Kin Care Law Amended to Permit Employees to Designate Sick Days as Kin Care or Personal Sick Leave
On September 28, 2020, Governor Newsom signed Assembly Bill 2017, which revises Labor Code § 233 (also known as the “Kin Care” law) to provide that an employee has the right to designate sick leave as for kin care; or for the employee’s own health condition or for obtaining relief if the employee is a victim of domestic violence, sexual assault, or stalking. As such, employers should revise sick leave policies to ensure that employees are aware of their right to designate.
By way of background, employers are currently required to permit employees to take up to half of their accrued sick leave to care for a family member (also known as “kin care”). “Family member” for purposes of kin care is defined by Labor Code §§ 233 and 245.5(c) to include an employee’s child, parent or guardian, spouse or registered domestic partner, grandchild, grandparent, and sibling.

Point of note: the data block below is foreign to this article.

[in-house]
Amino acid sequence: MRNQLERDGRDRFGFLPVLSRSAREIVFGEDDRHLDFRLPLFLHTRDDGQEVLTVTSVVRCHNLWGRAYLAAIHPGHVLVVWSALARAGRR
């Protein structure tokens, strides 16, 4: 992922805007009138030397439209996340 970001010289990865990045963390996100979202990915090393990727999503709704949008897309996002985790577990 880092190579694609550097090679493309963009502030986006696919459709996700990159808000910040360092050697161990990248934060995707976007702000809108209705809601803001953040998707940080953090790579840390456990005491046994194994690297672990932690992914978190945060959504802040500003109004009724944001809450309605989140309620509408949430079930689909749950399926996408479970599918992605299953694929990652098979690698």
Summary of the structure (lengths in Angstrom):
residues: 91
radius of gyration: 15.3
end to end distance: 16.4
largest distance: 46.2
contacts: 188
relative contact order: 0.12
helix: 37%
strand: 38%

To avoid an employer’s erroneous designation of the use of sick days as kin care (and the depletion of kin care) when the sick days were actually taken for personal sick leave, Assembly Bill 2017 provides employees with the right to designate what type of sick days they are taking.
Assembly Bill 2017 does not alter Labor Code § 233 insofar as employers remain prohibited from taking discriminatory action against an employee for requesting or using sick leave.
Any employee aggrieved by a violation of these provisions is entitled to reinstatement and actual damages or one day’s pay, whichever is greater, and to appropriate equitable relief.